Wednesday, July 26, 2006

Revamp, renew (2 of 6)

Ocosi - Hear and Loathing
Manifold / Economy Records

In the early 1990s, several British labels (including Mo’Wax and Ninja Tune) began releasing music that veered sharply away from the disintegrating acidhouse movement. This new, downtempo style had more in common with the breakbeat sounds of American hiphop than the 4-on-the-floor smiley face of house, but was far more experimental that either, pairing the cut up rhythms and breaks with sounds that tipped their hat more to the ambient music experiments of Brian Eno and Klause Schulze than to the funk and soul of James Brown and Sly Stone. Perhaps sighting this atmospheric, trippy approach, the British music press christened the new style “trip hop” and bands like Portishead, Tricky, and Morcheeba where chosen as its standard bearers, along with Massive Attack, who’s 1991 release Blue Lines is often sighted as the first trip hop album.

Further genre splintering ensued as the style progressed. More elements of jazz, funk, and soul began to appear in the music of bands that bore the trip hop label, but the generally relaxed, slightly stoned feeling remained. Some musicians chose to emphasize this light, trippy feeling, while others continued to experiment with the darker edge which lay just beneath the surface of the feel good chill out. It is through this latter experimentation that dark hop was spawned and, as of this writing, Ocosi is one of that genre’s most talented and cutting edge practitioners.

Ocosi is the brainchild of UK-based noise and beats crafter Paul Molyneux. Having left what he calls "a sonicnoise Skullflower meets Godflesh vs Ministry type unit" in 1997, Paul met a likeminded artist in Simon Smerdon. Paul recalls, "We hit it off musically and we both had warped senses of humour, so that helped." The pair released their first full-length album, [In], the following year. This released was based on organic grooves and deep, near subsonics. 1999 saw the release of Horchata/Ocosi, a collaborative effort with New Hampshire’s dark side musicologist Horchata. The duo contributed tracks to various compilations during 2000, but by 2001, "differences in direction" had come to a head and Simon left to pursue solo work as Mothboy. 2001’s Guided featured some material from Simon, but by this point, Ocosi was Paul Molyneux’s alone. 2002’s release Hear and Loathing reinforces this, showing a man with a singular vision.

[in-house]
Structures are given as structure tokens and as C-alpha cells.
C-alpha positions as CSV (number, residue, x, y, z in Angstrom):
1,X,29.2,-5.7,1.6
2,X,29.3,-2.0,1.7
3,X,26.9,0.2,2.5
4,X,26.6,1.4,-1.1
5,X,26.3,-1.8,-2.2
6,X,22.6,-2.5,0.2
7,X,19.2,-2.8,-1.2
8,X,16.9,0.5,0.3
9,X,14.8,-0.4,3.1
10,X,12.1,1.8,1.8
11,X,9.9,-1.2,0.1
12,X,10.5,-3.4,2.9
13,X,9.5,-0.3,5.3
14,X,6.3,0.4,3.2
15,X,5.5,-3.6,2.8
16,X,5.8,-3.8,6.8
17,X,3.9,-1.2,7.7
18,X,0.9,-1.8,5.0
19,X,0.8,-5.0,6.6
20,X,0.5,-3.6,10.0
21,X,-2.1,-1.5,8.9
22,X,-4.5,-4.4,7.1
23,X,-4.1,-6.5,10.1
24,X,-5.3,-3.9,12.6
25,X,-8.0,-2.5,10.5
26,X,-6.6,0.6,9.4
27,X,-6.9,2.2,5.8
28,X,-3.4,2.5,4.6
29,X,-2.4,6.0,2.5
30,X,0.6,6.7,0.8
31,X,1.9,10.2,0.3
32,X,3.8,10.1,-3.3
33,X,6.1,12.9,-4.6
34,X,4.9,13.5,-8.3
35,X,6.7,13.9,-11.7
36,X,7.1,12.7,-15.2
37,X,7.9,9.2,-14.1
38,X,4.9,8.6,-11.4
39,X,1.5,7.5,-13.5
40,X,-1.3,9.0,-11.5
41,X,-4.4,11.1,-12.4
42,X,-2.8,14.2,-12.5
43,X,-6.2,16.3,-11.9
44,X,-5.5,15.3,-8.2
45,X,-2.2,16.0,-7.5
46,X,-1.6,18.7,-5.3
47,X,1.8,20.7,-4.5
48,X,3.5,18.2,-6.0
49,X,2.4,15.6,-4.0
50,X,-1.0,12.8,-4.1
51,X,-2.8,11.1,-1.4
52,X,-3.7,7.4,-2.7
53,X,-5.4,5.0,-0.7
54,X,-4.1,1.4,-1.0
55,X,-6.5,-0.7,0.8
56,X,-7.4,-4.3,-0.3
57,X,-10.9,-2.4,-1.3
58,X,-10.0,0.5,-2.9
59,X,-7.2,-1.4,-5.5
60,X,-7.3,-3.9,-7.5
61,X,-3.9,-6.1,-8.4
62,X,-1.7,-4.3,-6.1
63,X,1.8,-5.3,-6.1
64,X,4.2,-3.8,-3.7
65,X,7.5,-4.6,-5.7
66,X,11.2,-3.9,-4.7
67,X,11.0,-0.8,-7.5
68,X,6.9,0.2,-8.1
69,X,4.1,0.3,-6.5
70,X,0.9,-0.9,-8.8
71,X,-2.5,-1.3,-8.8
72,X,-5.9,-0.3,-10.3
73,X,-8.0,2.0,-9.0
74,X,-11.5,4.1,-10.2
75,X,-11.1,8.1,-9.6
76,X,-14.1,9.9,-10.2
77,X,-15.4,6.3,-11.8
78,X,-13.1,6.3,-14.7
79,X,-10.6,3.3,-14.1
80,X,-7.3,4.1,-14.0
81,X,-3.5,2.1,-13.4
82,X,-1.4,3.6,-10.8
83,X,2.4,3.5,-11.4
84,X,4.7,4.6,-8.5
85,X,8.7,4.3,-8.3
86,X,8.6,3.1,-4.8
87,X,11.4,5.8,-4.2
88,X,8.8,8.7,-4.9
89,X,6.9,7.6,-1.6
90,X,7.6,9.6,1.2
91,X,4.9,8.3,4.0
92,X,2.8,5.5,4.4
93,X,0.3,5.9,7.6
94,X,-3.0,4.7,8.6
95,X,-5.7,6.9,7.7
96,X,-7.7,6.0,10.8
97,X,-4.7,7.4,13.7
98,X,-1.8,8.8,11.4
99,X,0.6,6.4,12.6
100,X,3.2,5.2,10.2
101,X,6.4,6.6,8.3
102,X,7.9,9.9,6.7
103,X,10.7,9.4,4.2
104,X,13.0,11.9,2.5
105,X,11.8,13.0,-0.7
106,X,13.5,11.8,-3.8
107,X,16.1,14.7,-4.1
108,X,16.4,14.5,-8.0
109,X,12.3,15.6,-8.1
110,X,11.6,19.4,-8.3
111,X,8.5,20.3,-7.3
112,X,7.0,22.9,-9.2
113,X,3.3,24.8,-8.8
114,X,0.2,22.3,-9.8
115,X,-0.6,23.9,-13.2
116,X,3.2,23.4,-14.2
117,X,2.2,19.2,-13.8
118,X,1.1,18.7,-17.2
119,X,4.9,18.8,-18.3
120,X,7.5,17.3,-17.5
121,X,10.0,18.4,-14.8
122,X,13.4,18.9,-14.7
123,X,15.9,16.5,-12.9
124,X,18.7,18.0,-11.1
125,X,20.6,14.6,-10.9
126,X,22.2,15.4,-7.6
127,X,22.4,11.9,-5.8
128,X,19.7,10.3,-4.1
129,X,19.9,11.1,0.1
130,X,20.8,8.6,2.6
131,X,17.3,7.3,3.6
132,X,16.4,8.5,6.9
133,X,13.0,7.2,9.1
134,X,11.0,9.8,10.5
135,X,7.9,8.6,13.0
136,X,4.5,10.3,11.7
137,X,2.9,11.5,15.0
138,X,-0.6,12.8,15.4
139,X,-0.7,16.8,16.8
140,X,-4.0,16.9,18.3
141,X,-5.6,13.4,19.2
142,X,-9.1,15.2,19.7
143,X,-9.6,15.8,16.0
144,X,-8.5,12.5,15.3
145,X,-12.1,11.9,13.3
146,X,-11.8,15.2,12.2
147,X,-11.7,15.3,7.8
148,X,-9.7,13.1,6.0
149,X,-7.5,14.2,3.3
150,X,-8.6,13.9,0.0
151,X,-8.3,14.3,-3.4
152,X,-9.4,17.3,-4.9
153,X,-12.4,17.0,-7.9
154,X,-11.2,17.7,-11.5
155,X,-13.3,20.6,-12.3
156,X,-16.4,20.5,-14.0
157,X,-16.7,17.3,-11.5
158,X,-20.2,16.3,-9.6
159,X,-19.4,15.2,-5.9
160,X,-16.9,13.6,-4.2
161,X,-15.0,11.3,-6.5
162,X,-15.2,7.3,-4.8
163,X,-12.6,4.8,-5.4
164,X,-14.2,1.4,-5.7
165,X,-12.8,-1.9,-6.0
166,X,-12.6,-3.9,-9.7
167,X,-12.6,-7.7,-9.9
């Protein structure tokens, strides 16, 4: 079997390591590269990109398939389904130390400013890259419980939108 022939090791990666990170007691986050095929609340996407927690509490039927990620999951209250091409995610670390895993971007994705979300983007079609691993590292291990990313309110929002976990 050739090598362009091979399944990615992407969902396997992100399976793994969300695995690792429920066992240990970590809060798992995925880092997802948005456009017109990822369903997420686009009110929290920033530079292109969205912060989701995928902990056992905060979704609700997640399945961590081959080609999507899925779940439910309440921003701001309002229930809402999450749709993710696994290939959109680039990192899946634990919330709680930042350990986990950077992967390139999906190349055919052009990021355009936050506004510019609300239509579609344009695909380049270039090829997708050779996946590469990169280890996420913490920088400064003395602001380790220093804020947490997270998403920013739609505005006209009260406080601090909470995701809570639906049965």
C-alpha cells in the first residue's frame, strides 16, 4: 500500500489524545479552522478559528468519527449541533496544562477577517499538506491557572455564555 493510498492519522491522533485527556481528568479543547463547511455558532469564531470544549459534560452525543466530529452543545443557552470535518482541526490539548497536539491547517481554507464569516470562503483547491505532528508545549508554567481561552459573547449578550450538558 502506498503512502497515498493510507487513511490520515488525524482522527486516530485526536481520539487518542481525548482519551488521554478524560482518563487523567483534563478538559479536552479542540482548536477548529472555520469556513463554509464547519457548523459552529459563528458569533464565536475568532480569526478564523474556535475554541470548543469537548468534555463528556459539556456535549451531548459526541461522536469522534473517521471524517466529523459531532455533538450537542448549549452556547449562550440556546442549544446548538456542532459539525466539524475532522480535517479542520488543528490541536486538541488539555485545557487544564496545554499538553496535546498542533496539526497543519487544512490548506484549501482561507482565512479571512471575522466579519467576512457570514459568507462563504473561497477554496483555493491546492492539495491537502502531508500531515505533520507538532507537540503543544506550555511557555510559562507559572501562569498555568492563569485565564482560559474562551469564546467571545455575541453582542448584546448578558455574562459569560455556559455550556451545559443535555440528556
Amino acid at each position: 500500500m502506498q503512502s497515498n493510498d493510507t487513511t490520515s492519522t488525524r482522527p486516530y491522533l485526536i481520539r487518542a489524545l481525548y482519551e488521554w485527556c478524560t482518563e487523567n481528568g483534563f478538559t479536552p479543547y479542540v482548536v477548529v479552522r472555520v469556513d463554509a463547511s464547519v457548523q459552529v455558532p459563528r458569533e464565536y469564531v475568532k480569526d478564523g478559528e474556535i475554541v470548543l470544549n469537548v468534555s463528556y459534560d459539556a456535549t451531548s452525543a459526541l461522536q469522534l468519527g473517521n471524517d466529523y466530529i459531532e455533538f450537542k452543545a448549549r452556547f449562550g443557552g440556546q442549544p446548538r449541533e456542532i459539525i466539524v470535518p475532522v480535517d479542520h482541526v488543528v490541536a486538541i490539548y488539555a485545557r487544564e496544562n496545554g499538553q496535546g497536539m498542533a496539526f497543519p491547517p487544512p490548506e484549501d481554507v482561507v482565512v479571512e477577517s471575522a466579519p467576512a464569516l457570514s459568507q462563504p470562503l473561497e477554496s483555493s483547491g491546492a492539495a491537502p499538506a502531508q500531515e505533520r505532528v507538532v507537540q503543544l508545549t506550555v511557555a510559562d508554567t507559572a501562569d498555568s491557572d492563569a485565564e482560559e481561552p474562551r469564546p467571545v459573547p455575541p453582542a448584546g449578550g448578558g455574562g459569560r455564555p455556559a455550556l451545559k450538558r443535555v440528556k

This ten track CD takes the broad and sweeping tones of classic trip hop and crushes them into claustrophobic and eerie shudders and static, creating a sonic fog through which indistinct shapes fade in and out of view. Stout beats assail you, heavy on the snare, while thick bass rumbles slither in and out of time. Glitchy pops and wiggles careen over dub timed sound pieces. What at first appears repetitive soon becomes hypnotic, yet a careful listen reveals constant, subtle changes in the underlying structures of the songs. There is a pervasive feel of something unsettling, as if the murk would suddenly part, revealing… who knows?

Hear and Loathing is dark hop at its most experimental. Songs like "Insex", a 45 second organized chaos of static based glitch, border on antimusic, sounding as if a swarm of robot cockroaches were caught in your ear canal. "Quat" morphs and distorts a simple beat into something altogether more sinister, all the while encircling the rhythm with distant drones and blurred, slippery cascades of sound. "Own Way" actually incorporates vocals (somewhat of a rarity in dark hop), although they are buried so deeply in static and the beat that they become almost another sound completely, adding color at points before disappearing back into the background, only to resurface again. Perhaps most chilling is the final track, simply entitled "C". Drifting waves of darkness float out of the speakers while a robotic bass line trudges beneath. One is struck by visions of some empty space wreck floating through endless night in the far future. The emptiness is palpable as the bass line disappears, leaving only the haunting synth line, a glimpse of a distant star in all that blackness, a stunning end to a powerful piece of work.


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